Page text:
While there's definitely something fascinating about seeing artists at work (we've been happily watching street artists whip up caricatures for years) and a drawing materialise before our eyes, is this just the latest step in the Twitter generation's need for immediacy or a new, exciting form of art as a live performance? By witnessing each line as it is completed on the page, rather than simply being wowed with the final result, it becomes as much about the live act of painting or drawing as the art itself. Artist turns performer and the audience will hopefully find the art far more accessible and in-the-moment than in the more formal confinements of a typical gallery.

For one London-based artist, Kilford, known as "the music painter", his entire practice is based on painting music, live at big gigs. Kasabian, Paul Weller, Damon Albarn, the Black Eyed Peas and Baaba Maal have all had songs translated into art by him – and he also regularly does "guerilla sketching" among the crowds at festivals. "I see myself as a performer as well as an artist and I tingle when I'm painting live in front of people," he explains. "I'm not the first person to paint pictures in front of an audience, but now live art as a prominent form is coming to the fore. It helps bring people closer to art because they get to experience the creative process and become part of the equation."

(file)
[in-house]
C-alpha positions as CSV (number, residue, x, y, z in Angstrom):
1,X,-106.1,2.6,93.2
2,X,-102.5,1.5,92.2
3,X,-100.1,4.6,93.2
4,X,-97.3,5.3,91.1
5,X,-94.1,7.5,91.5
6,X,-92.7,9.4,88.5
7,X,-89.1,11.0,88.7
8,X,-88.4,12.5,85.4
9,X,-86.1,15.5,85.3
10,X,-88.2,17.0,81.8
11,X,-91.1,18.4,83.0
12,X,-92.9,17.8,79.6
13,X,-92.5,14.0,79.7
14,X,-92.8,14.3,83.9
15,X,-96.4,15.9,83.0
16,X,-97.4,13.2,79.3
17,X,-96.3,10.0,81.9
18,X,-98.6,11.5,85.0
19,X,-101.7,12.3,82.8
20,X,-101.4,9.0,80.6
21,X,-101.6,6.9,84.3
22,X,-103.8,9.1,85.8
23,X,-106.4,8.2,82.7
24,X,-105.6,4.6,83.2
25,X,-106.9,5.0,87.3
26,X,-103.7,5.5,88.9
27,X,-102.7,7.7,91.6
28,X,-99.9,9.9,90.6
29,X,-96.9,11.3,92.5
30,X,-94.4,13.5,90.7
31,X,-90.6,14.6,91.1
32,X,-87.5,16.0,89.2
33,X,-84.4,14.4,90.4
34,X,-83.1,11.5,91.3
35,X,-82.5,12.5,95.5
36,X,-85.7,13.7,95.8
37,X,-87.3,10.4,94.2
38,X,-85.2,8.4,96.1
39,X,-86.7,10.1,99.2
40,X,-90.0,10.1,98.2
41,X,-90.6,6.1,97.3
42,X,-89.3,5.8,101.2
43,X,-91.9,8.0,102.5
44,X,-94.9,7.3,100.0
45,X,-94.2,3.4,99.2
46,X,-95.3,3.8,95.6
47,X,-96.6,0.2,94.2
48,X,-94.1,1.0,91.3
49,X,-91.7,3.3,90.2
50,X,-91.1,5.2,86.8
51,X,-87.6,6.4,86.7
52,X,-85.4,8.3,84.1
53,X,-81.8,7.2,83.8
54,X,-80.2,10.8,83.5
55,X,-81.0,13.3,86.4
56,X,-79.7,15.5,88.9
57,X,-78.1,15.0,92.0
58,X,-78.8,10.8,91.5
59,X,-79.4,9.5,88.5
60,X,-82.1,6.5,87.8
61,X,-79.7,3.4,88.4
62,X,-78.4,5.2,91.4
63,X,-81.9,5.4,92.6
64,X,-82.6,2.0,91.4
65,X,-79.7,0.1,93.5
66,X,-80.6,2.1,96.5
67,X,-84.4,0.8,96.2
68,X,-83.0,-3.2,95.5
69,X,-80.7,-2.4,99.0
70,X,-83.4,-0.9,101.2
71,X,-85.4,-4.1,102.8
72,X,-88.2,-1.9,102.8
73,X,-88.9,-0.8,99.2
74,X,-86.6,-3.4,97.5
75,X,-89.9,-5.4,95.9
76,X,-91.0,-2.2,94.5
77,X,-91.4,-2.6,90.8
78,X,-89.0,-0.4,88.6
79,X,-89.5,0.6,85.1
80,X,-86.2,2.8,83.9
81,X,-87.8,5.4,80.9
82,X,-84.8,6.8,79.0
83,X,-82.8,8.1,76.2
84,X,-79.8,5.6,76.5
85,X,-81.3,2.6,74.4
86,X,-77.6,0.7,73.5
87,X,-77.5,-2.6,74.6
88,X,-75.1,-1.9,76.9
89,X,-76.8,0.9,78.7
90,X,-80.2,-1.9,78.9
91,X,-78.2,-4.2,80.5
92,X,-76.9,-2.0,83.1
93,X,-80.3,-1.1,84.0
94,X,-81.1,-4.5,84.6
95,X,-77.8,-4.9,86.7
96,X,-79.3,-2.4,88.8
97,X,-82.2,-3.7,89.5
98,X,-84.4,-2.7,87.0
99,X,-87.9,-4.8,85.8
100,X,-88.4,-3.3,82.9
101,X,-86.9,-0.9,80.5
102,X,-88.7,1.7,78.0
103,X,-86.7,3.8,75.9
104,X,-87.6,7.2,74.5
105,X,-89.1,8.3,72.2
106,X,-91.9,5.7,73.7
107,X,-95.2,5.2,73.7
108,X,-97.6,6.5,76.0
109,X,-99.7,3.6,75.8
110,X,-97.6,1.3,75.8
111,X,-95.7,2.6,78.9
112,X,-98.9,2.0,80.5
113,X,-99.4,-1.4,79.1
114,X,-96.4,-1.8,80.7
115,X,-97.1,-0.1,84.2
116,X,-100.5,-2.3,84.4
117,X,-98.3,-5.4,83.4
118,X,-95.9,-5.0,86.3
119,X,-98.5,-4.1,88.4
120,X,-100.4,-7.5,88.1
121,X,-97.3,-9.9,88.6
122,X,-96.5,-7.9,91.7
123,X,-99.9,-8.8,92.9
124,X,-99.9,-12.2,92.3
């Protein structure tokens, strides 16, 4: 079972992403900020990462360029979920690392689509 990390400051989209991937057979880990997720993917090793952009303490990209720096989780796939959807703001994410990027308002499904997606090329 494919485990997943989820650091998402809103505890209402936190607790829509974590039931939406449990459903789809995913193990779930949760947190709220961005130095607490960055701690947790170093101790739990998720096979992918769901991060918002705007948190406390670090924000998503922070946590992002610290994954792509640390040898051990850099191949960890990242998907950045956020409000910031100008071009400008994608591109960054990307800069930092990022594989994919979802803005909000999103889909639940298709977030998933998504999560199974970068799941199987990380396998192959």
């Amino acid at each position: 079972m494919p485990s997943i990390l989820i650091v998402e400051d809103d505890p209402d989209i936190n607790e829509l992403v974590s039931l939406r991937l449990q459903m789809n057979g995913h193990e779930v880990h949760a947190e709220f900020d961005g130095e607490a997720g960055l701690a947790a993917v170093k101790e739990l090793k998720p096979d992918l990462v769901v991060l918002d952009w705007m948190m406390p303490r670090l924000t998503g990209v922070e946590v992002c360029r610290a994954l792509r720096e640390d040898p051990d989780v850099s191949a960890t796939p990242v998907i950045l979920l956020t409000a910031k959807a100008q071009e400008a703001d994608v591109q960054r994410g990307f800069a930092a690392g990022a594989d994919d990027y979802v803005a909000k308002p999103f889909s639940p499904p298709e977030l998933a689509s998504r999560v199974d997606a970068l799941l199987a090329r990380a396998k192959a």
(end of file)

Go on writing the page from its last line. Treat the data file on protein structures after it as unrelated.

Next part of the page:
Paintings like Kilford's, completed during the length of a song or a set of music, use different skills to those needed for producing detailed still lifes or complicated portraits. As well as having to work quickly, artists who paint or draw live need to be able to feed off the atmosphere of the crowd and use it to enhance their work. This way of working suits some – such as graffiti artists who have always had to work quickly to tag a wall before being caught – far more than others, as Terry Guy, founder of creative design agency Monorex and Secret Wars live art battles, knows only too well. For three years, he's been organising Secret Wars worldwide (if you can have live dance and MC battles, why not art battles as well?), where two artists are each given half a blank white wall, black marker pens and 90 minutes to produce the best drawing possible. As well as two judges, the winner of the tournament – who often walks away with £1,000 in prize money – is decided by an audience decibel reader.